From its lowest 5-day range in history and near-longest streak of closes above its short-term average, the S&P 500 broke to new record highs today (as did the Dow) above 2,050, leaving every other asset class in the dust (besides USDJPY of course). The incessant push for the stops above 117.00 dragged the S&P higher on no catalyst whatsoever. Treasury yields traded 2-3bps lower on the day (and HY credit spreads widened) in the face of equity exuberance. The USD faded on the day back to unchanged on the week on the back of EUR strength (post-Germany). Gold rallied to $1195 (+0.5% on the week) and silver rose modestly but the USD weakness did nothing for the rest of the commodity complex. Copper was whacked (after China housing data) but the big story is WTI Crude plunged again (-2% on the week) closing just shy of 4-year lows. Russell 2000 and Trannies close in the red for the week. In summary: Stocks Up, Gold Up, Bonds Up... USD Down, Oil Down, Copper Down ahead of Fed Minutes tomorrow (credit and stocks protected).
Overnight weakness from Japan (NKY -3%) and USDJPY slowly leaked away as Europe was bid - bouncing higher on Draghi's SovQE "whatever it takes" comments (and multiple broken markets), but once he stopped speaking stocks faded to the lows of the day at the European Close. Once it was just the American algos playing, the S&P and Dow ripped back to green. However, Small Caps, Nasdaq and Trannies were not playing along, nor was VIX or HY Credit. The USD surged 0.45% (on EUR weakness) which stalled the bounce in commodities. Gold flatlined through the US session (-0.25%) with Silver -1% (bouncing this afternoon). Oil prices slipped 0.5% again (but above Friday's lows) at $75.50. Treasury yields rose 1-2bps on the day (but 5-6bps off the overnight lows as Europe opened) but flatlined during US session. Most notably, it seems many feel like Carl Icahn that a major correction is coming and hedging via VIX and HY credit was significant.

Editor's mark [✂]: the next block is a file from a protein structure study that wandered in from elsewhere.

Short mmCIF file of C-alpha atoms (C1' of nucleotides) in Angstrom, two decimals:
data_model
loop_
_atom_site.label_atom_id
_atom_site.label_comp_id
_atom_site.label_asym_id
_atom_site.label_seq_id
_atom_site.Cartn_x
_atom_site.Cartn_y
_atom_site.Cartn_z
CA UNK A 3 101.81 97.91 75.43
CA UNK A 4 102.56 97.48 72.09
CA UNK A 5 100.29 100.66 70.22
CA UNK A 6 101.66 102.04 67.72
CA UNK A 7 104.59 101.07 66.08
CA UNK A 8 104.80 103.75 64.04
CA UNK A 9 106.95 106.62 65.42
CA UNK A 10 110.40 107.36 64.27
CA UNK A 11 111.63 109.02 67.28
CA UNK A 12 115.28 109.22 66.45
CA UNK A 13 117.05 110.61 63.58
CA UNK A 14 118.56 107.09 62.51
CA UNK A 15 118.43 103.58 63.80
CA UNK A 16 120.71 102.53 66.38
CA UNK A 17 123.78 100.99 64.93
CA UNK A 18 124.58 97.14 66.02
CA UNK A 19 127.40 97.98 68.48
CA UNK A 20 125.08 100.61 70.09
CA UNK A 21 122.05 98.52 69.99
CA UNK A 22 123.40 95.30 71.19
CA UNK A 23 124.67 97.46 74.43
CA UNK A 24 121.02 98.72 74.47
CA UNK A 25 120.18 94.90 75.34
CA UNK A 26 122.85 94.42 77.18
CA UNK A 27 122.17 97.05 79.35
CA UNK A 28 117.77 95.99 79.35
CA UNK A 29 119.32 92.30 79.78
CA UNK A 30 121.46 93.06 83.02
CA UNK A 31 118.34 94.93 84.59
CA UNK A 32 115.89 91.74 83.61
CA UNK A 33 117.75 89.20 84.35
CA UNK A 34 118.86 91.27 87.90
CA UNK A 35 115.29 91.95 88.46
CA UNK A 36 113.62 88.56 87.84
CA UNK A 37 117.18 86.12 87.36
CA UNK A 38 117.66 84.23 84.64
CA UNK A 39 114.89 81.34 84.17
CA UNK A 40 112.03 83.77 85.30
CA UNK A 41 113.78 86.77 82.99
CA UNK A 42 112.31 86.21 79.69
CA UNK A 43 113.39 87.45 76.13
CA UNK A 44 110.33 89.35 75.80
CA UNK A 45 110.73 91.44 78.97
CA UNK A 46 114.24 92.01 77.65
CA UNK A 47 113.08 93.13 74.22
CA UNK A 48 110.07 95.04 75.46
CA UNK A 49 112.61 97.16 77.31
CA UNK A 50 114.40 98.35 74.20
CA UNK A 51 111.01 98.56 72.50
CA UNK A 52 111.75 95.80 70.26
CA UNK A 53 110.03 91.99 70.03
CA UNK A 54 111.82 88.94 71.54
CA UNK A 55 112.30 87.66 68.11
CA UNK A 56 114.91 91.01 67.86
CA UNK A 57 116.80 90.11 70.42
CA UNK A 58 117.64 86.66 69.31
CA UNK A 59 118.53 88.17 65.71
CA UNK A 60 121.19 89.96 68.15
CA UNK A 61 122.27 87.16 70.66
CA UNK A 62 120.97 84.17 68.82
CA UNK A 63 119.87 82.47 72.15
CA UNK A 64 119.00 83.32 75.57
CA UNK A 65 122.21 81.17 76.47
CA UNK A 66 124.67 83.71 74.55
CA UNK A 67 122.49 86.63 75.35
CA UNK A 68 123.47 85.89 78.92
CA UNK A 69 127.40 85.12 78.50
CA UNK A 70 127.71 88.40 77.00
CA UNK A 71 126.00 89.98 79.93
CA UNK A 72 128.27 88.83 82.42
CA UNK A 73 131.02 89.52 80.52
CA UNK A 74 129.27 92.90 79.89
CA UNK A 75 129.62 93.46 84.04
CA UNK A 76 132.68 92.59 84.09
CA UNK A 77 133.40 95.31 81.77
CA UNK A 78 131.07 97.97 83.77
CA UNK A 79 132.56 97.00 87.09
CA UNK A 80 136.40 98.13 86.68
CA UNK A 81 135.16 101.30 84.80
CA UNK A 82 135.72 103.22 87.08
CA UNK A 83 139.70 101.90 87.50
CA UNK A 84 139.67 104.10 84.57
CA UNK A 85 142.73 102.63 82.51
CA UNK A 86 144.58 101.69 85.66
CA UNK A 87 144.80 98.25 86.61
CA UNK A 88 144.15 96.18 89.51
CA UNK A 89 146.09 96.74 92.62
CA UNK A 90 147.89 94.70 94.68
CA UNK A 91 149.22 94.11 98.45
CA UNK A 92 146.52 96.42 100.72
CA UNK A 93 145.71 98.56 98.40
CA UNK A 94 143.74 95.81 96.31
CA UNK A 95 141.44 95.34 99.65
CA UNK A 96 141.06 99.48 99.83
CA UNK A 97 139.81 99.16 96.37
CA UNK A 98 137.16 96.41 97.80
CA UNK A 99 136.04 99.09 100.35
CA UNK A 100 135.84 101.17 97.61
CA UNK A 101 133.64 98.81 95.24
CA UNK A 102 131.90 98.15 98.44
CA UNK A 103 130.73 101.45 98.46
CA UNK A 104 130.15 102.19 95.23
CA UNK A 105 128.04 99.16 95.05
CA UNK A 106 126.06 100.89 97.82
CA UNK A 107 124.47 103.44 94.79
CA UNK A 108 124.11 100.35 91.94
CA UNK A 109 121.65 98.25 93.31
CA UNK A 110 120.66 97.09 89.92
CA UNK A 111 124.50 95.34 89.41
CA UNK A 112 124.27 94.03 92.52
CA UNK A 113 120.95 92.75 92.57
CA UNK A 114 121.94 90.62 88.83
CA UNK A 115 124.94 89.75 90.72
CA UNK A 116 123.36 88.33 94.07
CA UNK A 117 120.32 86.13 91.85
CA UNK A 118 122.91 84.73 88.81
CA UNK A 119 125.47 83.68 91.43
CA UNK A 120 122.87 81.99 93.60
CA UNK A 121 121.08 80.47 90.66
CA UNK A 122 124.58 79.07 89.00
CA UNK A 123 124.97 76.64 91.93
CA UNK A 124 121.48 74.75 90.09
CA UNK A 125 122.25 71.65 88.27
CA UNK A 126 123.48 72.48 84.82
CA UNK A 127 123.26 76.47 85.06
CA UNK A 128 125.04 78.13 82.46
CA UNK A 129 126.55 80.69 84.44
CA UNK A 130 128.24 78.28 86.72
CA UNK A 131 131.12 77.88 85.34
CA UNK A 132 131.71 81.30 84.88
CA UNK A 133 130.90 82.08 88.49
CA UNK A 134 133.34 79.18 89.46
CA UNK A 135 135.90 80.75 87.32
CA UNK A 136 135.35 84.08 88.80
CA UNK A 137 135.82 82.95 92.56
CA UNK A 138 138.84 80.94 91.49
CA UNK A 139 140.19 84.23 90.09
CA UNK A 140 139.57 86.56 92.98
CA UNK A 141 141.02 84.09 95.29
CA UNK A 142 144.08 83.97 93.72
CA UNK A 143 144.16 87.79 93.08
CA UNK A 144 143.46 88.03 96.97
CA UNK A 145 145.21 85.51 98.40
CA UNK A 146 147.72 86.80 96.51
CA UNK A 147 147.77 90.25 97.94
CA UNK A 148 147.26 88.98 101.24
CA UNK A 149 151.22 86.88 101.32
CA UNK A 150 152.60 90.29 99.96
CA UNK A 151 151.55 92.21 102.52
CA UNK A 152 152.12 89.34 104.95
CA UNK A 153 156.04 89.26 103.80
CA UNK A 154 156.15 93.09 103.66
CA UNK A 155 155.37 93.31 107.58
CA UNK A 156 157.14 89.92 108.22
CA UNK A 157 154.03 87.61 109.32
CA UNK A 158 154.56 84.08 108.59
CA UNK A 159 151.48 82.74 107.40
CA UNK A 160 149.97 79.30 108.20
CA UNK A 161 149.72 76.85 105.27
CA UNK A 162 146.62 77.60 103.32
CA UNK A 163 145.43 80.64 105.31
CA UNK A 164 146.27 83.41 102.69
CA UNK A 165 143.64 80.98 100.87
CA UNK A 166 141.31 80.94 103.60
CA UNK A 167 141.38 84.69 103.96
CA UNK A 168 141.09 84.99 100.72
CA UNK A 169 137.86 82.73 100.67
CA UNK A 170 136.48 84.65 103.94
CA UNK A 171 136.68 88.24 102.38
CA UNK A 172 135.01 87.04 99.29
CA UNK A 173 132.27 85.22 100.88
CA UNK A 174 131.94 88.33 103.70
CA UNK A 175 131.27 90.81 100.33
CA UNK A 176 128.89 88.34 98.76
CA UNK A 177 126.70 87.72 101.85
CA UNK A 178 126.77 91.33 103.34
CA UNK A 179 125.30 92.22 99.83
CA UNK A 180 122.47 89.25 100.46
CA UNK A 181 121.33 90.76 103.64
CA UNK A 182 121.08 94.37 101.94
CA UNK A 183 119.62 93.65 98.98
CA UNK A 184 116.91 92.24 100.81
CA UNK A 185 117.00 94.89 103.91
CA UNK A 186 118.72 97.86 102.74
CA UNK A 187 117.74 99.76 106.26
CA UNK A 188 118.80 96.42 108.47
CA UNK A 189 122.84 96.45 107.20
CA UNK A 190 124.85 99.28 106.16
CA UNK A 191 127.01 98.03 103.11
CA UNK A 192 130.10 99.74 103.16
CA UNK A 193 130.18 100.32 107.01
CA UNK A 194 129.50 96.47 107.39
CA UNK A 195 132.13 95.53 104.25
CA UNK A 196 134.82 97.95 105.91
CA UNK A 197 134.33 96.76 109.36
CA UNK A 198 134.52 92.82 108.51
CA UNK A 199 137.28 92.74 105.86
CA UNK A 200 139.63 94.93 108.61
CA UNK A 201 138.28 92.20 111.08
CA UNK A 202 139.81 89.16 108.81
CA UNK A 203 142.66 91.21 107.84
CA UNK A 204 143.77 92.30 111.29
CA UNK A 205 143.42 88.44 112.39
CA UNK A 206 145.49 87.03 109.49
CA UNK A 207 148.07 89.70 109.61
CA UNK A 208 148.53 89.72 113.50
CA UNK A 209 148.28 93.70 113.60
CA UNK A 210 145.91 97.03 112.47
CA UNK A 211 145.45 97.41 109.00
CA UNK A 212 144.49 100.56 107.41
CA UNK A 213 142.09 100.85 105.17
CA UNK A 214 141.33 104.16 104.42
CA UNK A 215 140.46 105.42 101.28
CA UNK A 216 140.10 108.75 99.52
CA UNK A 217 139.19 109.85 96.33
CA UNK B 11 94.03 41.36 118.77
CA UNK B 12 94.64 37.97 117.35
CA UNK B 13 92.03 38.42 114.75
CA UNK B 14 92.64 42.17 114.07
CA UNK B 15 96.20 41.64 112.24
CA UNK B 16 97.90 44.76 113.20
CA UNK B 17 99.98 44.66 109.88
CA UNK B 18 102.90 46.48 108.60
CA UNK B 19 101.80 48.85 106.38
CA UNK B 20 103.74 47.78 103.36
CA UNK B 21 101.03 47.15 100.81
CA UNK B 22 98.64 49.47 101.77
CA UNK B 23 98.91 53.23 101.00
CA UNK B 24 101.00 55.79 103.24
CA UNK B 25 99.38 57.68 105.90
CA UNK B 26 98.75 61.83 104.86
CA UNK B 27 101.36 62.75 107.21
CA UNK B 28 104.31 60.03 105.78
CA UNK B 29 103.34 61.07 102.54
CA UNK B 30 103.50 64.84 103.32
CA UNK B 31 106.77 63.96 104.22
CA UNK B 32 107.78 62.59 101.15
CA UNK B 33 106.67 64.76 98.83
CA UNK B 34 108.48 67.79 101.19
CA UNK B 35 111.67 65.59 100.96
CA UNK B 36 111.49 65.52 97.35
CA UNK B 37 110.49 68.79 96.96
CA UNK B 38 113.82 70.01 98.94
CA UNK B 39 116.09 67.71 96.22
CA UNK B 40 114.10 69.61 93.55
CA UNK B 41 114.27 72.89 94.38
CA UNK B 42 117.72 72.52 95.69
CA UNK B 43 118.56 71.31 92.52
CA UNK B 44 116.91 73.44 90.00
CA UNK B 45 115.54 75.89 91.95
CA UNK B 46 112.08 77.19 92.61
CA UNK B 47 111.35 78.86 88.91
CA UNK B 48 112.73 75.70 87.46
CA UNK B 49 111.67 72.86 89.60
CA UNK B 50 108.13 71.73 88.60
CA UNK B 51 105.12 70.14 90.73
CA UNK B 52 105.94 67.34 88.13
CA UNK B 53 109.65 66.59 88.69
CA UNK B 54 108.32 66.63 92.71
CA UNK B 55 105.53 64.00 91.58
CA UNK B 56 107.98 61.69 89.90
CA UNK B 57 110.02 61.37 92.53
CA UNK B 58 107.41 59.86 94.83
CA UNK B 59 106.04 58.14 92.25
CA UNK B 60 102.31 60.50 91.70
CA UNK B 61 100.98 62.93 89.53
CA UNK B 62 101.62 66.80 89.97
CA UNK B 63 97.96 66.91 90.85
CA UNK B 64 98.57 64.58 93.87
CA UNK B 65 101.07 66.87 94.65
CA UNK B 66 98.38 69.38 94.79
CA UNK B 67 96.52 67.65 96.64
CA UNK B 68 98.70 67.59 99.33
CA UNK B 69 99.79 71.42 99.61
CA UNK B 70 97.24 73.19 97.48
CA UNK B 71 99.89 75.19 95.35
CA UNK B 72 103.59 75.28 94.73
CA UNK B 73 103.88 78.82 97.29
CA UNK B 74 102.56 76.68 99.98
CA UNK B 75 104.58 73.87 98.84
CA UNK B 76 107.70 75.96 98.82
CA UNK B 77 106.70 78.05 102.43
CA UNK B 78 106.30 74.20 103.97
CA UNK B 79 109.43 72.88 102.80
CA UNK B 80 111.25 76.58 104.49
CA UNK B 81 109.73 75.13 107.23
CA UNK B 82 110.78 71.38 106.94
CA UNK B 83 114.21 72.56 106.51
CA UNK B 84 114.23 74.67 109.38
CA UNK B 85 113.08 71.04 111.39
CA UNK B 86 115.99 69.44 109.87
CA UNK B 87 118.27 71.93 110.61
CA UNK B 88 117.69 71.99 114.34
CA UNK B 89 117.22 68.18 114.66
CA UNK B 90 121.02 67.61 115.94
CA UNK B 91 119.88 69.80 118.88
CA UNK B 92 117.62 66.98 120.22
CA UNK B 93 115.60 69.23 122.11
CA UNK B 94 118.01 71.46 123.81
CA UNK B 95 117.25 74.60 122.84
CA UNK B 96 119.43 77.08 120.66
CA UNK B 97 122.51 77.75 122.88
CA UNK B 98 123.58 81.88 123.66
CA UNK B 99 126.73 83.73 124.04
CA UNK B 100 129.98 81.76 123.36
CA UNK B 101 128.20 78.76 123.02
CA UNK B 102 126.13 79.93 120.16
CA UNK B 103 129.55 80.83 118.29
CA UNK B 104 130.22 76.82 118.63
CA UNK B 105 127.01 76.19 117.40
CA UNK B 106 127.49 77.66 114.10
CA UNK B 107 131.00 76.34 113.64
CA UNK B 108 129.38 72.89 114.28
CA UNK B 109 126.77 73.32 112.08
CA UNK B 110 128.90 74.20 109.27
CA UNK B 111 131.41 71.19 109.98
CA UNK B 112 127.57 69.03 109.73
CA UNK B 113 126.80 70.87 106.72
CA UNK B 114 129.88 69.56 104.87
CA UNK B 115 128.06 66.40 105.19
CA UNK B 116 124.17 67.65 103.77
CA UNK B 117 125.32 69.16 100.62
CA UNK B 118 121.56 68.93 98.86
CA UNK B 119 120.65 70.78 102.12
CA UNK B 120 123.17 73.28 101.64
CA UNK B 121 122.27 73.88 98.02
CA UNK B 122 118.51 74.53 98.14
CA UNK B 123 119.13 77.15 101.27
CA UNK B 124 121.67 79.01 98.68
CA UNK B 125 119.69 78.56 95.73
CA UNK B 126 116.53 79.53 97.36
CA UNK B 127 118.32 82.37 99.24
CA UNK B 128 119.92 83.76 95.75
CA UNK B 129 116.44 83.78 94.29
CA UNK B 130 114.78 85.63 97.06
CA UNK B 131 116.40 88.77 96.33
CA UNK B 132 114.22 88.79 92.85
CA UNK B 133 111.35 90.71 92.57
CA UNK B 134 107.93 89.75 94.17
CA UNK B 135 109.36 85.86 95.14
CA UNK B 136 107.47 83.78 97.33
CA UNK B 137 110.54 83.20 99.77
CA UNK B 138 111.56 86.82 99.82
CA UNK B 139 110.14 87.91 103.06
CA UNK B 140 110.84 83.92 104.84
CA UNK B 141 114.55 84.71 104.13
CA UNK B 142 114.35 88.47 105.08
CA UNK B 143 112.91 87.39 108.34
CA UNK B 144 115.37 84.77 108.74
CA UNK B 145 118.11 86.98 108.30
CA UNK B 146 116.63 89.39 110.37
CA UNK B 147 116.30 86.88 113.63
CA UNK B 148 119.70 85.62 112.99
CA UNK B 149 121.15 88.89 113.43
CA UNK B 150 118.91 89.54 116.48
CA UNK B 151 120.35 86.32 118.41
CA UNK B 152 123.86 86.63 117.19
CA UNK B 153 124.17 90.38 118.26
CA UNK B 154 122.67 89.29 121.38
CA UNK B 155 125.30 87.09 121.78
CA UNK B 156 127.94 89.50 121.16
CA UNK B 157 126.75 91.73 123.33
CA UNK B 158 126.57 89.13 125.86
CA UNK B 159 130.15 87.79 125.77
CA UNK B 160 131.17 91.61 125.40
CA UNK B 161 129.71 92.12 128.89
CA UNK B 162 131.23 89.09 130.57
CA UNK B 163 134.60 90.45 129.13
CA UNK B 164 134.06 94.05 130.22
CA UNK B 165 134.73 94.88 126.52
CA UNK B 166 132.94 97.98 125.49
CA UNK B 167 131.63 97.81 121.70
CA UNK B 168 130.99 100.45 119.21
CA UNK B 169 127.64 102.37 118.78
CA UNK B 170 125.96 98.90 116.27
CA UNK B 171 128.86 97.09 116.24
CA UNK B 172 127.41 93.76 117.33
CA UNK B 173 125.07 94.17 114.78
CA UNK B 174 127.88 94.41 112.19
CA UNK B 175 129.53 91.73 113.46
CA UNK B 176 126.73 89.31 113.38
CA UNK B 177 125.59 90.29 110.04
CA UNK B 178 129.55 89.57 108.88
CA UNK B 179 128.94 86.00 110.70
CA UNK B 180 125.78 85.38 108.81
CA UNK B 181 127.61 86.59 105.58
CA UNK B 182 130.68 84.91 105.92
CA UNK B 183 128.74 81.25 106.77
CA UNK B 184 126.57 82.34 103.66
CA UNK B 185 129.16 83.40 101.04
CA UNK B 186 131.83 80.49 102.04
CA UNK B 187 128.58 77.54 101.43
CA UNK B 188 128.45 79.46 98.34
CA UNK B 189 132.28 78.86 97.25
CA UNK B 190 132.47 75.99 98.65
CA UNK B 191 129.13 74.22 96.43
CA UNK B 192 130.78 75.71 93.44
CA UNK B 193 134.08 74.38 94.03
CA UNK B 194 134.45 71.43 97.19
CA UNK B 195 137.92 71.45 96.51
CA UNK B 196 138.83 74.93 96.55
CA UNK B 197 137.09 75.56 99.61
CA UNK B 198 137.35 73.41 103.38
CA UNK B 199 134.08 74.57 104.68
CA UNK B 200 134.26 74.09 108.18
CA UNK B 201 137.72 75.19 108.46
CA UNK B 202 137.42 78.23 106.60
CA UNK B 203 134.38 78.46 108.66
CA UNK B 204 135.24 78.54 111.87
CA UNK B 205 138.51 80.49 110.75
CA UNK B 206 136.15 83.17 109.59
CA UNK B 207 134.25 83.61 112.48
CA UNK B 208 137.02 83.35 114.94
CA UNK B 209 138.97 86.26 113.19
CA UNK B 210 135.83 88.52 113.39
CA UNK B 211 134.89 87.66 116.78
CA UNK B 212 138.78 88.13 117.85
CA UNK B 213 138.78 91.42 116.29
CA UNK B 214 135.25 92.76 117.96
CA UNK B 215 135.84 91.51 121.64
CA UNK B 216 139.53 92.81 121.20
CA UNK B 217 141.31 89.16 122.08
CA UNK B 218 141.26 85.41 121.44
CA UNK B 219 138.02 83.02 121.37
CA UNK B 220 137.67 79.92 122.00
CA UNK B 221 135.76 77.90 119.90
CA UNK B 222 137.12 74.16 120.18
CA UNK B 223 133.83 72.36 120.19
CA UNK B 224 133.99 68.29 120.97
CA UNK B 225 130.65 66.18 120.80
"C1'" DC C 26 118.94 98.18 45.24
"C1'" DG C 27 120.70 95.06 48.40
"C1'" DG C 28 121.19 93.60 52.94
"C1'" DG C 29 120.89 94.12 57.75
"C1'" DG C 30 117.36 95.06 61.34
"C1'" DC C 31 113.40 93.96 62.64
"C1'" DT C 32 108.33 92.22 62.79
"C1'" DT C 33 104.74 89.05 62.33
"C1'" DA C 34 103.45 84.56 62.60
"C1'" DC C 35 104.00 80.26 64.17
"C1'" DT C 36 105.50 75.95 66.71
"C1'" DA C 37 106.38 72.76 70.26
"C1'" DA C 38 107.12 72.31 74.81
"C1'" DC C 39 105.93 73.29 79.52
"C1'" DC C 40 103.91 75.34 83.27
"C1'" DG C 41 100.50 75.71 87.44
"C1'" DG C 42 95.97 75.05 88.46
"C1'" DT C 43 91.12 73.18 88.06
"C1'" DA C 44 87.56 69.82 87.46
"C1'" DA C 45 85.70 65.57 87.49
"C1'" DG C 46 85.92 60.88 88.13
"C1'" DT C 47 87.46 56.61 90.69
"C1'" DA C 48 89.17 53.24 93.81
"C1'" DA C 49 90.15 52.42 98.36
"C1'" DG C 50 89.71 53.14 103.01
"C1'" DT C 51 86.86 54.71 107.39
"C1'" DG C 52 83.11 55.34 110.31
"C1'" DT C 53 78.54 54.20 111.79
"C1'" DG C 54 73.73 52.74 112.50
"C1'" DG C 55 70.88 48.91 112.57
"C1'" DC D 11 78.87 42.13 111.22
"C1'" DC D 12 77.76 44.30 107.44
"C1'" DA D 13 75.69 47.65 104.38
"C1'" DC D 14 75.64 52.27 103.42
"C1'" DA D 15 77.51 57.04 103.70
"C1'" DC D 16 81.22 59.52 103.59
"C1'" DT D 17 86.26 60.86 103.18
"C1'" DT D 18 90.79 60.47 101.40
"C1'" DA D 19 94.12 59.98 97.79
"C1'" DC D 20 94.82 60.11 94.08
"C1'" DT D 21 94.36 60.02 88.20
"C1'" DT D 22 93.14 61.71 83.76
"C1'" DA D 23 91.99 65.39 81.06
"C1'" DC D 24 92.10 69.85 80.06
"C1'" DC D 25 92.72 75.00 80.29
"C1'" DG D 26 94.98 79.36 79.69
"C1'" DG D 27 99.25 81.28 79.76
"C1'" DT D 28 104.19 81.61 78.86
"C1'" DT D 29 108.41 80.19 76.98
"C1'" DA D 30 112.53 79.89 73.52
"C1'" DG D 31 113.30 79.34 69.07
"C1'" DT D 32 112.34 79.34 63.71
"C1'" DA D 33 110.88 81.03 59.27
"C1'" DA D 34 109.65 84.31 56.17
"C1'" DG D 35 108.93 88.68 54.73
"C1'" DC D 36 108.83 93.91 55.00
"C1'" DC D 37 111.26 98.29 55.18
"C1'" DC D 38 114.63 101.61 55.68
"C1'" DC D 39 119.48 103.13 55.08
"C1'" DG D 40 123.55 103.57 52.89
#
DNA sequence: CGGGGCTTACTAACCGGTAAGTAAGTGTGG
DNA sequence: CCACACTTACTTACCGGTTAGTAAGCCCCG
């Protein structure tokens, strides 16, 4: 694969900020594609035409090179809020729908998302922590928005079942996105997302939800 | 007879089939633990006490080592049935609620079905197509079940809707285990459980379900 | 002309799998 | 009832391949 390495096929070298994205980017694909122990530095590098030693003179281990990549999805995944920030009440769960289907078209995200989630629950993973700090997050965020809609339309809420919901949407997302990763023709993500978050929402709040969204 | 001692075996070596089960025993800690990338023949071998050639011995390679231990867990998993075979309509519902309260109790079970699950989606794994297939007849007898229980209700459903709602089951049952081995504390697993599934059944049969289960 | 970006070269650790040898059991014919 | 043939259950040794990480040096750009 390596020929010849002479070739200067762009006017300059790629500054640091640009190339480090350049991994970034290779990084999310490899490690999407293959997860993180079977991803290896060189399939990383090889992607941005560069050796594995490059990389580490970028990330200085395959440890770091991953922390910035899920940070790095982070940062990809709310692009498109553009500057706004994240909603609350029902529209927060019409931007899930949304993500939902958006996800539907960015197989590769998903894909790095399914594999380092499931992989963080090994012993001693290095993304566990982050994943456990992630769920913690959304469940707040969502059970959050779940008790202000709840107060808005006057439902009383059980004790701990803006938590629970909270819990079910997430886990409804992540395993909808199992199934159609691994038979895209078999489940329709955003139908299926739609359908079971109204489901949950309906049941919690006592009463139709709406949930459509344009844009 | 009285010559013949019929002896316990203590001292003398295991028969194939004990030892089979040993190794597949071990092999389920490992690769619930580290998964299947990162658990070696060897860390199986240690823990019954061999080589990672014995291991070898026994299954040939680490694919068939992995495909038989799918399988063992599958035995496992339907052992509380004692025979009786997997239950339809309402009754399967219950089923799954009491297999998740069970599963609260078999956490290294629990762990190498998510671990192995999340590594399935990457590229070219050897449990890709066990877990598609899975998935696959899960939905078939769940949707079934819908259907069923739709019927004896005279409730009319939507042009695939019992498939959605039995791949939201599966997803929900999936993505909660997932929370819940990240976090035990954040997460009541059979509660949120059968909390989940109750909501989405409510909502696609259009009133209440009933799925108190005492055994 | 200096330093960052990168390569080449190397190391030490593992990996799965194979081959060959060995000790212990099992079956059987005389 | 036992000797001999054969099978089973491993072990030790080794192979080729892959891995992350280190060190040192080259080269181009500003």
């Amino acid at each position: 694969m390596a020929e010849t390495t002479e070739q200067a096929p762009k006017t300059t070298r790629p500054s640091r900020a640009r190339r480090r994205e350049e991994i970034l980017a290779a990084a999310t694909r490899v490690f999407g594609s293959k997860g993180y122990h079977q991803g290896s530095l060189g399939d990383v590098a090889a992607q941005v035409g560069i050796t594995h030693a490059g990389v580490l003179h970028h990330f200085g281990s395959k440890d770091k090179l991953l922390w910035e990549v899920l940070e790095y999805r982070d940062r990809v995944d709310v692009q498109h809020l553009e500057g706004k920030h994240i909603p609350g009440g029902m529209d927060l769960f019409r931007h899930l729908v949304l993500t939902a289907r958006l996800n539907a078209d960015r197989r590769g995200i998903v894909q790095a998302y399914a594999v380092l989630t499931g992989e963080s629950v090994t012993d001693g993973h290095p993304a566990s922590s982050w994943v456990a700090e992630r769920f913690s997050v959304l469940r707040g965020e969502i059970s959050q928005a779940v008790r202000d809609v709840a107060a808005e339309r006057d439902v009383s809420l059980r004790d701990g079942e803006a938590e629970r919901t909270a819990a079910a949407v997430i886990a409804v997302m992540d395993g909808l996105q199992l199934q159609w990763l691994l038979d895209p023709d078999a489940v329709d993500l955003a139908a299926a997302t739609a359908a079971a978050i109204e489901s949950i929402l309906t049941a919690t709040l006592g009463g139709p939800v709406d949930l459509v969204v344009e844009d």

A rubber band can remain stretched for some time, but it takes some force to keep it stretched. In this case, the force is the daily VIX body-slam and the resulting pop up in equities. This has worked to keep RUT and its cousins aloft for several weeks of going nowhere, but the chart suggests all the kiddies who are supremely confident that Santa will deliver more equity gains might find their complacency is not rewarded.
Russell 2000 rolls over red...
As one would expect with half the market away, US equity volumes were terrible (but fiunnily enough not much worse than yesterday) with most major indices trading in a very tight range around unchanged. Overnight strength in stocks on the back of USDJPY's momo ignition after Reuters headlines on Japan tax delays. Trannies, however, surged out of the gate, stalled into the European close, tumbled on oil weakness, then rallied back in the last hour - amid now news. Treasury futures were very quiet and went nowhere. The real story of the day was in the FX markets, which saw notable USD weakness led by EUR and AUD strength, and a late day rally in JPY (USDJPY tagged 116.00 stops then faded... that's 8 handles in 9 days). The USD weakness - which started around the European close - sparked a rally in copper, gold, and silver (and gold miners surged). Oil prices tested cycle lows before also bouncing back in a v-shaped recovery to close higher. Despite early intraday record highs in Dow and S&P futures, they ended practically unchanged as VIX was notably divergent. Late-day panic-buying lifted the Dow (+0.007%), S&P, and Russell 2000 green.
Stocks end the week on a weaker note roundtripping off premature exuberance into the European close after jobs data that missed expectations (or did they). Of course the kneejerk response took the S&P and Dow to record highs before the weakness set in. Thanks to a late day panic-buying rip though, Nasdaq and Russell 2000 close the week unch - no need to call Mr. Bullard. Treasury yields collapsed today, ending the week down around 3-4bps. The USD sold off today to close the week up 0.6% with JPY and AUD the weakest against the greenback on the week. Gold (and silver) rallied to close the week almost unchanged. Interestingly, despite VIX's best efforts (almost breaking under 13), stocks rolled over this afternoon (then ripped). Oil prices pushed modestly higher early on and ended the day around $78.50. The ubiquitous Friday late-day buying panic ripped everything higher - on absolutely no news - "proving" that the jobs data was great (expect, why were safe haven bond and bullion so heavily bid?)